“Medical schools have grown tremendously over the past 15 to 20 years, but residency programs have not been expanded,” said Fincher. “So we have a lot more medical students and not enough residency places.”
The cost of a medical degree would also tend to keep new doctors away from a rural practice, Fincher added.
“The average medical school leaving debt for most medical students is now over $ 251,000,” said Fincher.
Telemedicine was expected to alleviate some of the health care gaps in rural areas, but technological barriers hamper access to care, even from a distance, Fincher noted.
Broadband internet has been slow to develop across rural America, delaying access to the video and audio streams necessary for a good telehealth visit, Fincher said.
In addition, the elderly do not necessarily have the technology necessary for telehealth.
“Our senior population does not necessarily have a smartphone or a computer on which to take a telehealth visit,” Fincher added.
Efforts are now being made to expand residency programs in rural areas, which could help bring young doctors to the people who need them, she said.
For example, a rural Appalachian region last year started a family medicine residency program from scratch, recruiting doctors-in-training to work in western North Carolina and eastern Tennessee. .
This region’s health professions training center, MAHEC, accepts four to six residents for training at a hospital and clinic in Boone, NC The program is partially funded by a three-year grant of $ 750,000 from the US Health Resources and Services Administration’s Rural Residency Planning and Development Program, one of 27 grants awarded in 2019.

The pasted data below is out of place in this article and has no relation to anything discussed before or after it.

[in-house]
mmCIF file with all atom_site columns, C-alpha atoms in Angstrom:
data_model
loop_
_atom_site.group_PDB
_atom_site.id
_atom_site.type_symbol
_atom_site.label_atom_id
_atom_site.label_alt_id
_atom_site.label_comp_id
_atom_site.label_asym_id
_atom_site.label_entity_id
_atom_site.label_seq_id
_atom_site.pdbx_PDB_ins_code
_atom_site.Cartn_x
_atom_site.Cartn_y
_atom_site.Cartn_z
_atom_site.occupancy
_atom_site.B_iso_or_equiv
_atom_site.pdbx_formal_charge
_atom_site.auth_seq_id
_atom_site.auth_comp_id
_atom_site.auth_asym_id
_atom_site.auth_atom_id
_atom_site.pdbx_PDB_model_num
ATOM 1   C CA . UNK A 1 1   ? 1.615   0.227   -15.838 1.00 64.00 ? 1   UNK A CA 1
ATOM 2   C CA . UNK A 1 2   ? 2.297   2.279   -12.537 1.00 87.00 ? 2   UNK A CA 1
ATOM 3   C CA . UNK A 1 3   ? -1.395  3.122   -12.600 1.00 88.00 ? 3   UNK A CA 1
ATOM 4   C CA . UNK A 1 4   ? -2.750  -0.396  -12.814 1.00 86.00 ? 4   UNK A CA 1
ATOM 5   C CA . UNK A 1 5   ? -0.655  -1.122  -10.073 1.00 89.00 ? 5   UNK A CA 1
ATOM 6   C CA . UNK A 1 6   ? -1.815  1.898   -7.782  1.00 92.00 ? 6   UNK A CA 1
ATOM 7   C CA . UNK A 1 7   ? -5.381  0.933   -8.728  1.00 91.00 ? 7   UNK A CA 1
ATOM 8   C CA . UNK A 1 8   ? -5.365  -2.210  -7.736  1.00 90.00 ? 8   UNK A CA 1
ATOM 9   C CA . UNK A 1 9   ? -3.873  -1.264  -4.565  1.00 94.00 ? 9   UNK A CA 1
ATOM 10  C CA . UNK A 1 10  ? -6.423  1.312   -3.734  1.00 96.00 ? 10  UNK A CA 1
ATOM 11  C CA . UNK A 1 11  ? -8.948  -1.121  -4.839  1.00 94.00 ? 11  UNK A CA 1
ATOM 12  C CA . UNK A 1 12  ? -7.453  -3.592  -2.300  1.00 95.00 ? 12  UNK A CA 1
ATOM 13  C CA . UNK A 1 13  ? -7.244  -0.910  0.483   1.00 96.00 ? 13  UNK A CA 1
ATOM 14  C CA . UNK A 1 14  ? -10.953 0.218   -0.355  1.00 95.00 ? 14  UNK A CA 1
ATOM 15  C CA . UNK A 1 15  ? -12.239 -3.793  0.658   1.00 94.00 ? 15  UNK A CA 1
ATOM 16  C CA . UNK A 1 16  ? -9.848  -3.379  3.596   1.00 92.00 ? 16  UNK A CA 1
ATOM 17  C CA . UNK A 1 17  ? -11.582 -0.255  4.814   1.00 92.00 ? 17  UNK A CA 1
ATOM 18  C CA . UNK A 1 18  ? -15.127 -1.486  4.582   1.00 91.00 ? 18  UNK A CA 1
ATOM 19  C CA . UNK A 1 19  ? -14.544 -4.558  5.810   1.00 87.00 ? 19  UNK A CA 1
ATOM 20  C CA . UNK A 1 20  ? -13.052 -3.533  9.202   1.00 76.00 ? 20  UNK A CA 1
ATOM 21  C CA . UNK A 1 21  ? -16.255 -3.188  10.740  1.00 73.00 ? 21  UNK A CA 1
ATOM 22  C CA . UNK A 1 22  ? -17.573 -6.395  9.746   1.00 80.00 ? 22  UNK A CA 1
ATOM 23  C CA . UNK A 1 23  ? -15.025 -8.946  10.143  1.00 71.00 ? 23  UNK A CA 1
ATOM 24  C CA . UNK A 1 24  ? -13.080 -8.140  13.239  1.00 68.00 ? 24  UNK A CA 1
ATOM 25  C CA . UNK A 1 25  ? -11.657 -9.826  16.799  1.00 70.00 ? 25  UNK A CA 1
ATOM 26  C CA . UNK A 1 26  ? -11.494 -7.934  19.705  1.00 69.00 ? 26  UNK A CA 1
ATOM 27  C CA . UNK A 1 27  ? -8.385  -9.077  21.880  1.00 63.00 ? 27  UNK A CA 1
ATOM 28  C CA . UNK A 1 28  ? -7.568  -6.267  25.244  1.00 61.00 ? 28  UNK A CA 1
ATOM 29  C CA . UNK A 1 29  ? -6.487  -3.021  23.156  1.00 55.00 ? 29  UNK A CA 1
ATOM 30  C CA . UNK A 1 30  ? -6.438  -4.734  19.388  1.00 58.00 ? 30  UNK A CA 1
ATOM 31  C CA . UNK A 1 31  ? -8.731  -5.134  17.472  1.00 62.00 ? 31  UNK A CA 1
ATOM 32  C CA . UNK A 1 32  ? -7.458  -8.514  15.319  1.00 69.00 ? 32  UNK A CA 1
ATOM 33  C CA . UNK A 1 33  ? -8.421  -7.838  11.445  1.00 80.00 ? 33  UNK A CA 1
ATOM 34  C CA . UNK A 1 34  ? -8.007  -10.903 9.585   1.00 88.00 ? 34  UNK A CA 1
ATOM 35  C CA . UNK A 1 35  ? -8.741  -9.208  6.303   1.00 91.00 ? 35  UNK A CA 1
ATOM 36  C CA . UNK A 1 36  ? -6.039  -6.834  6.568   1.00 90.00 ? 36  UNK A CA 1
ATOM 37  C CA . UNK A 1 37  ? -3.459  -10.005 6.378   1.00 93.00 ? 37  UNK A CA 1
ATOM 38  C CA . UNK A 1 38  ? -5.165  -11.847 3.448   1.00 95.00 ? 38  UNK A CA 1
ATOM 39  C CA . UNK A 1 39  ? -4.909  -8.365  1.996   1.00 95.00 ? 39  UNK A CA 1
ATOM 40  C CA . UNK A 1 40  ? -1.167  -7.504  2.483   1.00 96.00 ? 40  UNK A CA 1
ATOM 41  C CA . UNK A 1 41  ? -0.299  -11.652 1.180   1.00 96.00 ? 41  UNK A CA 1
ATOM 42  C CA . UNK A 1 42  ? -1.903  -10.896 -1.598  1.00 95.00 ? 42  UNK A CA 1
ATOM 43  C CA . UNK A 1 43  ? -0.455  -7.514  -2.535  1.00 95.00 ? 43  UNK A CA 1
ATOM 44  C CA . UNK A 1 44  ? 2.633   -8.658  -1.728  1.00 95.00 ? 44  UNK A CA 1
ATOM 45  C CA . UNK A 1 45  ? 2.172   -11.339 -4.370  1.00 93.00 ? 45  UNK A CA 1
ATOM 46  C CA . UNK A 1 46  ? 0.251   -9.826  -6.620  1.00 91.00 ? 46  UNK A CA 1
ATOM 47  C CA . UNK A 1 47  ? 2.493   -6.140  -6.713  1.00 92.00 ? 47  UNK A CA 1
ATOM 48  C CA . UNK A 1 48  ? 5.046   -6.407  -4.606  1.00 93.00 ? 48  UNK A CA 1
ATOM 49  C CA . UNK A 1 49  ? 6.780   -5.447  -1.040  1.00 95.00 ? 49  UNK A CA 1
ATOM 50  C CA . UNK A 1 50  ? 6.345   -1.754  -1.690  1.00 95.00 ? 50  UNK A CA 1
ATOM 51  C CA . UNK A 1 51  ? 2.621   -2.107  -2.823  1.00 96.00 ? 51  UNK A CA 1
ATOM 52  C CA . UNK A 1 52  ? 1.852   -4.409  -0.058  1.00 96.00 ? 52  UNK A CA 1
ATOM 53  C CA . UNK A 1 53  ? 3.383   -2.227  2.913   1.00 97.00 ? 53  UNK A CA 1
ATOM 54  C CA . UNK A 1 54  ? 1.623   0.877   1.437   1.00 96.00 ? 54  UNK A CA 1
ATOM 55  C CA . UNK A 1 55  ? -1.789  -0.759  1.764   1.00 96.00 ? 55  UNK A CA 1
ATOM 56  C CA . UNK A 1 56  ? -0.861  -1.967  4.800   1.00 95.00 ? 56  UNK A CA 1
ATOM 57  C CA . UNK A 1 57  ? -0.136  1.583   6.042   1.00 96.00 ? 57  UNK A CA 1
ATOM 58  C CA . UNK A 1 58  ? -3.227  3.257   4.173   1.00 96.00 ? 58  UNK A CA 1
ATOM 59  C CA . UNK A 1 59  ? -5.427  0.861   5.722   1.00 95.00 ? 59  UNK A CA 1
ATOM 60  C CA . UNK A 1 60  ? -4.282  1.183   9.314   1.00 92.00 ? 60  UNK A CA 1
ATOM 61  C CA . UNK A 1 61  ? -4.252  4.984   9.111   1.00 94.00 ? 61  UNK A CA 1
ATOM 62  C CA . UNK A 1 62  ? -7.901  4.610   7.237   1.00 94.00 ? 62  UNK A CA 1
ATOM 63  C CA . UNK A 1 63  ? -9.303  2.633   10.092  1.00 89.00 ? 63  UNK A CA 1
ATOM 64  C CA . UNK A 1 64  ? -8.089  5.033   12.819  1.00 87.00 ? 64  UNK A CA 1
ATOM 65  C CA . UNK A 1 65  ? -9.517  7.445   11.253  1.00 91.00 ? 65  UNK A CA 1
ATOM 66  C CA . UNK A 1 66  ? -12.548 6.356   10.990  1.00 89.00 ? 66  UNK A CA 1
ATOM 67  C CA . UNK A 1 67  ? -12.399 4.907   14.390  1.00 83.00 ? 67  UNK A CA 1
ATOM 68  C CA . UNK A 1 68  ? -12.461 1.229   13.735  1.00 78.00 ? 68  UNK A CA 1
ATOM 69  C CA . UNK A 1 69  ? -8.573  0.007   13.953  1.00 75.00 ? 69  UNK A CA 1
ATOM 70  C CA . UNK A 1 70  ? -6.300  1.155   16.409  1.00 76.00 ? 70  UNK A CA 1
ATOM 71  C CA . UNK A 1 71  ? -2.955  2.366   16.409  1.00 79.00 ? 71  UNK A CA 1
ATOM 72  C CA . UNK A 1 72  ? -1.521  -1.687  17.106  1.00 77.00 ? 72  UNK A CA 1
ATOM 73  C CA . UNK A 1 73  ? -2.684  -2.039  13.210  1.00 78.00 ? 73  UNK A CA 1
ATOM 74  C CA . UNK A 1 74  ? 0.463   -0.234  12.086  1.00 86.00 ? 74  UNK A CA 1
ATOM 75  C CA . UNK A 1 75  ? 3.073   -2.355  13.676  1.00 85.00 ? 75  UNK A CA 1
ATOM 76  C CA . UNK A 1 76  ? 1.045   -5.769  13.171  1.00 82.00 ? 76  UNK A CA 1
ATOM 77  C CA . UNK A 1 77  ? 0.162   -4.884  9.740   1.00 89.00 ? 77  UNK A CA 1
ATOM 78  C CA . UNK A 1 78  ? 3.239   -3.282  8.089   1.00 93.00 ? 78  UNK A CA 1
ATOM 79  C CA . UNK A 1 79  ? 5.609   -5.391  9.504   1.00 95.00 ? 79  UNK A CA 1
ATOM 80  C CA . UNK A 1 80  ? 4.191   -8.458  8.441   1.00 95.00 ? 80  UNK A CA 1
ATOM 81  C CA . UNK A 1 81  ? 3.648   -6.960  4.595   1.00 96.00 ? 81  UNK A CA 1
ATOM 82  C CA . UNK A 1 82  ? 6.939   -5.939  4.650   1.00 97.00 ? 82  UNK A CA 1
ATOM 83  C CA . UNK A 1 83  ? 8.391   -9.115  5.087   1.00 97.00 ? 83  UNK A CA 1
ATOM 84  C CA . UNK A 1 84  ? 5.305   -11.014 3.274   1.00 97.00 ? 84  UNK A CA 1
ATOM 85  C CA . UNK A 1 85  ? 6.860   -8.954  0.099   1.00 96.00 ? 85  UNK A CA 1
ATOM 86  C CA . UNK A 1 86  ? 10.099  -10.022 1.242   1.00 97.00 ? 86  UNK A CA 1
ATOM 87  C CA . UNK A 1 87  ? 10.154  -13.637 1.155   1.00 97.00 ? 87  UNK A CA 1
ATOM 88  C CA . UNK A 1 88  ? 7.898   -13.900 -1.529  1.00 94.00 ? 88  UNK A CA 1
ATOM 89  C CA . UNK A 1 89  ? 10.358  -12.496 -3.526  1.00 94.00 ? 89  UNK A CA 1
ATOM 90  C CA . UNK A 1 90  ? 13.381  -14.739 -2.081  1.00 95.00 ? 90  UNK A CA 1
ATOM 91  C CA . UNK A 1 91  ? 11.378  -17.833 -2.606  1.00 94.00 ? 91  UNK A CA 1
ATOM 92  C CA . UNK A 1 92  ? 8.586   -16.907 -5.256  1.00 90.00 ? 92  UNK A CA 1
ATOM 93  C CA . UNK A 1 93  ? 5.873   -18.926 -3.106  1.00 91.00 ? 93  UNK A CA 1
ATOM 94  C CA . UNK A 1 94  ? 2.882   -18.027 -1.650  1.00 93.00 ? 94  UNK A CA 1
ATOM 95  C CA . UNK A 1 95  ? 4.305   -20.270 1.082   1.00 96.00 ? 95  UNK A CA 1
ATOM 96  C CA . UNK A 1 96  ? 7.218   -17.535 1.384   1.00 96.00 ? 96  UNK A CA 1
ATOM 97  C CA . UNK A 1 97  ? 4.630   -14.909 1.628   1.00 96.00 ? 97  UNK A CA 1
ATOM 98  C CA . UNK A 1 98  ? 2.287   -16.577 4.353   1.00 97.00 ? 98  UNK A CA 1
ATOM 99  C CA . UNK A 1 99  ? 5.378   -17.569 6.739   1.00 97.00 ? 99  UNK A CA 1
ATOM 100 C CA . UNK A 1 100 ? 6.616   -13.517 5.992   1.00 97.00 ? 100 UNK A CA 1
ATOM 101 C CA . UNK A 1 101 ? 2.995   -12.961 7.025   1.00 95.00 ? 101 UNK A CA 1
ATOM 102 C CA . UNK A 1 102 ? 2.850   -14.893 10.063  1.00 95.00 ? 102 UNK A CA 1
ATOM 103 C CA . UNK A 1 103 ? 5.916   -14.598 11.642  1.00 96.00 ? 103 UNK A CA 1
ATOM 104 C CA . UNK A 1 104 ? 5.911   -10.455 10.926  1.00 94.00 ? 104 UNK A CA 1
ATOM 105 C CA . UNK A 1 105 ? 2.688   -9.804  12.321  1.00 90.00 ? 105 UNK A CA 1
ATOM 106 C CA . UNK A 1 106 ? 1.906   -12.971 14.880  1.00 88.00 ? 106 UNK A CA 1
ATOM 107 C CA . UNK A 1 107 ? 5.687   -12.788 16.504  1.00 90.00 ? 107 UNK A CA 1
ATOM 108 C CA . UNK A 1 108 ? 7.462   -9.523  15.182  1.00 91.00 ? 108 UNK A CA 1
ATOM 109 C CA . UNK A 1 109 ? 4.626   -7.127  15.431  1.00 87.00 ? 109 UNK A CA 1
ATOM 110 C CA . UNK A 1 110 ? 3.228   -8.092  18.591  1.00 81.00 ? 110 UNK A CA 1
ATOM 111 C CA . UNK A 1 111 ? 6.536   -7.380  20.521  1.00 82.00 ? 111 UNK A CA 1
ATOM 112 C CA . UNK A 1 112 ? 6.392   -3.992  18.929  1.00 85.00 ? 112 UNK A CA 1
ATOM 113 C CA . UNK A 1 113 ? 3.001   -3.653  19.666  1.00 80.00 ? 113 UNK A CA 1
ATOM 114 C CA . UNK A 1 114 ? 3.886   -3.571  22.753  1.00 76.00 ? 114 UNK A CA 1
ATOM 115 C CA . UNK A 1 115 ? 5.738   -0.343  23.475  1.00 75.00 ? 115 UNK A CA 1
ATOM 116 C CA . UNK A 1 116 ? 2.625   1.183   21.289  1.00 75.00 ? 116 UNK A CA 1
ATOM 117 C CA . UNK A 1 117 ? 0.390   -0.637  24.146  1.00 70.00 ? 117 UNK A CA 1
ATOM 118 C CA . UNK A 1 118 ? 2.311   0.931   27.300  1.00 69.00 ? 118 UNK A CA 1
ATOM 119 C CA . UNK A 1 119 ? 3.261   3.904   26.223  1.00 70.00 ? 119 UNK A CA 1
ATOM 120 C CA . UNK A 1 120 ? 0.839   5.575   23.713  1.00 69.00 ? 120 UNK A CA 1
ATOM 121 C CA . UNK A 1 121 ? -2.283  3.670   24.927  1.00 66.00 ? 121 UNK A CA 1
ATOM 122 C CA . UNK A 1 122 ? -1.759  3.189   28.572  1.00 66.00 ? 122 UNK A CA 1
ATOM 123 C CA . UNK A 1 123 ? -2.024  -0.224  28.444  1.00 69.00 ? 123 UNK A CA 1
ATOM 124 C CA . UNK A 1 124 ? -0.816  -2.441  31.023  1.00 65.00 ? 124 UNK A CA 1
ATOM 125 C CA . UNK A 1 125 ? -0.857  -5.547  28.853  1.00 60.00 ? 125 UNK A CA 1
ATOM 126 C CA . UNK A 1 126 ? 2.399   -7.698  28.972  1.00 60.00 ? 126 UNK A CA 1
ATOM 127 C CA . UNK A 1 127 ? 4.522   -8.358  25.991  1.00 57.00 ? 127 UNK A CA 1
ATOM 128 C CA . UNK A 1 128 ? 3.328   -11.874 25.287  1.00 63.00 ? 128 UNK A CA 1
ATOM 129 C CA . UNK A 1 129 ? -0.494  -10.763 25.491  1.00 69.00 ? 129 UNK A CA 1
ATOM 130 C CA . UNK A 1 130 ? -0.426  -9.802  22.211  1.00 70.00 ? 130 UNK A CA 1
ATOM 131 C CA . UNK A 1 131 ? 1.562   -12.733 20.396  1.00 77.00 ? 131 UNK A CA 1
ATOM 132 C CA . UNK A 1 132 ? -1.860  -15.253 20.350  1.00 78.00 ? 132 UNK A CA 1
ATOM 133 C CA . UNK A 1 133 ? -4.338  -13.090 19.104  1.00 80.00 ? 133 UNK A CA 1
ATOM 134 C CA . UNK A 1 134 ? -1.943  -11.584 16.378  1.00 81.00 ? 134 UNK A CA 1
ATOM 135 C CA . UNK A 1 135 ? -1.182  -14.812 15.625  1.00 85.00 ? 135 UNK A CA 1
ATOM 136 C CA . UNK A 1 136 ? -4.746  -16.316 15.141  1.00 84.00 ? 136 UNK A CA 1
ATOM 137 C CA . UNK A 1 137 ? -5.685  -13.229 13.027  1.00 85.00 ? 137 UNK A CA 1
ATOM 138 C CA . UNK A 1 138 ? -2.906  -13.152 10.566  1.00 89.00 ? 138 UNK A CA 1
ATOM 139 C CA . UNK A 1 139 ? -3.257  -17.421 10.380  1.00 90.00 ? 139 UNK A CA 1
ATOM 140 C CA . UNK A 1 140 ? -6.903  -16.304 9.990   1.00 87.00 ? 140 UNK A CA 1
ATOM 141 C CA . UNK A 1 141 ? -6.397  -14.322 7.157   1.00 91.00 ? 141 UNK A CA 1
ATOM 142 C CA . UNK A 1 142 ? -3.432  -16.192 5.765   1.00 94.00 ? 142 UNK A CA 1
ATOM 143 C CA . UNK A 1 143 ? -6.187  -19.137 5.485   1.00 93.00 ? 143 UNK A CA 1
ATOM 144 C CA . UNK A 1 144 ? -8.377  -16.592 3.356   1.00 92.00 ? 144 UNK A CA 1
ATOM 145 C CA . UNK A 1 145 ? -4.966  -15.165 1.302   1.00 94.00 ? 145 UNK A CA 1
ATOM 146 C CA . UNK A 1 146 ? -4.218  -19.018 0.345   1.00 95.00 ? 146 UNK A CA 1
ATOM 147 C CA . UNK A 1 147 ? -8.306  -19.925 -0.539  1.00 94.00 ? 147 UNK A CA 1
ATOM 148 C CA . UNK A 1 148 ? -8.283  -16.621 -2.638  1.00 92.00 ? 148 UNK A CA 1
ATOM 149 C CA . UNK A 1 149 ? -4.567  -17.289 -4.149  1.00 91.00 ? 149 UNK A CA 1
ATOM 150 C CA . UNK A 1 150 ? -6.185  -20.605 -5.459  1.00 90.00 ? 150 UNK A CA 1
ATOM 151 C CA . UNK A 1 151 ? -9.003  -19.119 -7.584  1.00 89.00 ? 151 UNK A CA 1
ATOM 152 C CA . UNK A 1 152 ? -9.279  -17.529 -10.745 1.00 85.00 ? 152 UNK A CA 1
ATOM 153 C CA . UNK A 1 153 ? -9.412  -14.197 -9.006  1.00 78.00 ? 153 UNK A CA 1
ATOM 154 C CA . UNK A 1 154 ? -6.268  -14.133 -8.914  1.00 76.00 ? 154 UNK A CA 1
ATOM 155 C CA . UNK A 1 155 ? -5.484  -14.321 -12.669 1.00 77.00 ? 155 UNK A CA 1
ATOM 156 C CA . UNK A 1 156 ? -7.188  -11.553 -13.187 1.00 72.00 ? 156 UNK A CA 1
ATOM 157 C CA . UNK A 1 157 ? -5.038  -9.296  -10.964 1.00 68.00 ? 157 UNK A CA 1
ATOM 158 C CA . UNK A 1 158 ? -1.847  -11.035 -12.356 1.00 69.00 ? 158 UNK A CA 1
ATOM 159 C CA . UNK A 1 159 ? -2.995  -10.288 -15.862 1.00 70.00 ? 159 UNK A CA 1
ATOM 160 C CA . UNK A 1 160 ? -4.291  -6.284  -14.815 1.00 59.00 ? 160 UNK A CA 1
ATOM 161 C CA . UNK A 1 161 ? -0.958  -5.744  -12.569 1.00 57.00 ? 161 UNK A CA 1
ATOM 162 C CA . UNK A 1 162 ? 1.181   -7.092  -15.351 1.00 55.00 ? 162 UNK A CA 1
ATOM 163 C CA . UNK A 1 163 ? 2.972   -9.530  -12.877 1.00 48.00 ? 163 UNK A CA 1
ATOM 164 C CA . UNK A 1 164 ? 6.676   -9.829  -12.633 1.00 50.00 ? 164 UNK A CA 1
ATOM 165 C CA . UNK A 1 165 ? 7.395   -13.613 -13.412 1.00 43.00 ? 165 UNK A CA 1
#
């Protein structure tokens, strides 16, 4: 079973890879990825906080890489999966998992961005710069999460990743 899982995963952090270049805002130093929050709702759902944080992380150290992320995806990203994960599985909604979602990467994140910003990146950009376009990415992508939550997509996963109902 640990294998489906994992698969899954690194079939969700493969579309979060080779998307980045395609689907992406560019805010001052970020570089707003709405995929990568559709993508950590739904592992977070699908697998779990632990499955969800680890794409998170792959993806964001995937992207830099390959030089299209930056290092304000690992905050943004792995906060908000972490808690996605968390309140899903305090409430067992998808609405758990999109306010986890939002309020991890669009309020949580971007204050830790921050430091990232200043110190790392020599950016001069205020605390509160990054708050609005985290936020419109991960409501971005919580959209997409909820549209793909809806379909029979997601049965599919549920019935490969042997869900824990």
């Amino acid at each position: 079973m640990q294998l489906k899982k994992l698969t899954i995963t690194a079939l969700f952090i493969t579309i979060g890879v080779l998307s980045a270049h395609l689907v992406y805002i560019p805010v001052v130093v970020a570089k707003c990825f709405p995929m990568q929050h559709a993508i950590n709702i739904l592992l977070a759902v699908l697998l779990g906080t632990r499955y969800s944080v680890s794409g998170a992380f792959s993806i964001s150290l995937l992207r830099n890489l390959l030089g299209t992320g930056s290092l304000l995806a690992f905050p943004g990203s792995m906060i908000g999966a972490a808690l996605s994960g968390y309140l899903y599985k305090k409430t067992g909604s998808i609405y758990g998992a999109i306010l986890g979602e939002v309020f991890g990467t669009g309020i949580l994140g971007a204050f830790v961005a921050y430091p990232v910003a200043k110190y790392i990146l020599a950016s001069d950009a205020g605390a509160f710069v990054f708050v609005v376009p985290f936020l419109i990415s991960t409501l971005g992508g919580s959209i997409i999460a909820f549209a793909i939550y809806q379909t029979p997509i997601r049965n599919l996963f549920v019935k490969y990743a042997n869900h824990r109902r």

“We need to change the way we recruit physicians into medical schools to remove the kinds of our physician workforce that our country needs. And we need to work to make these medical students more exposed to rural environments. and the types of areas that make them feel a lot more comfortable going to rural areas, ”Fincher said.
The US Health Resources and Services Administration has more information on rural residence resources.
SOURCES: Jacqueline Fincher, MD, president, American College of Physicians; Health Affairs, 2019; Rick Pollack, President and CEO, American Hospital Association; Association of American Medical Colleges, report, 2020
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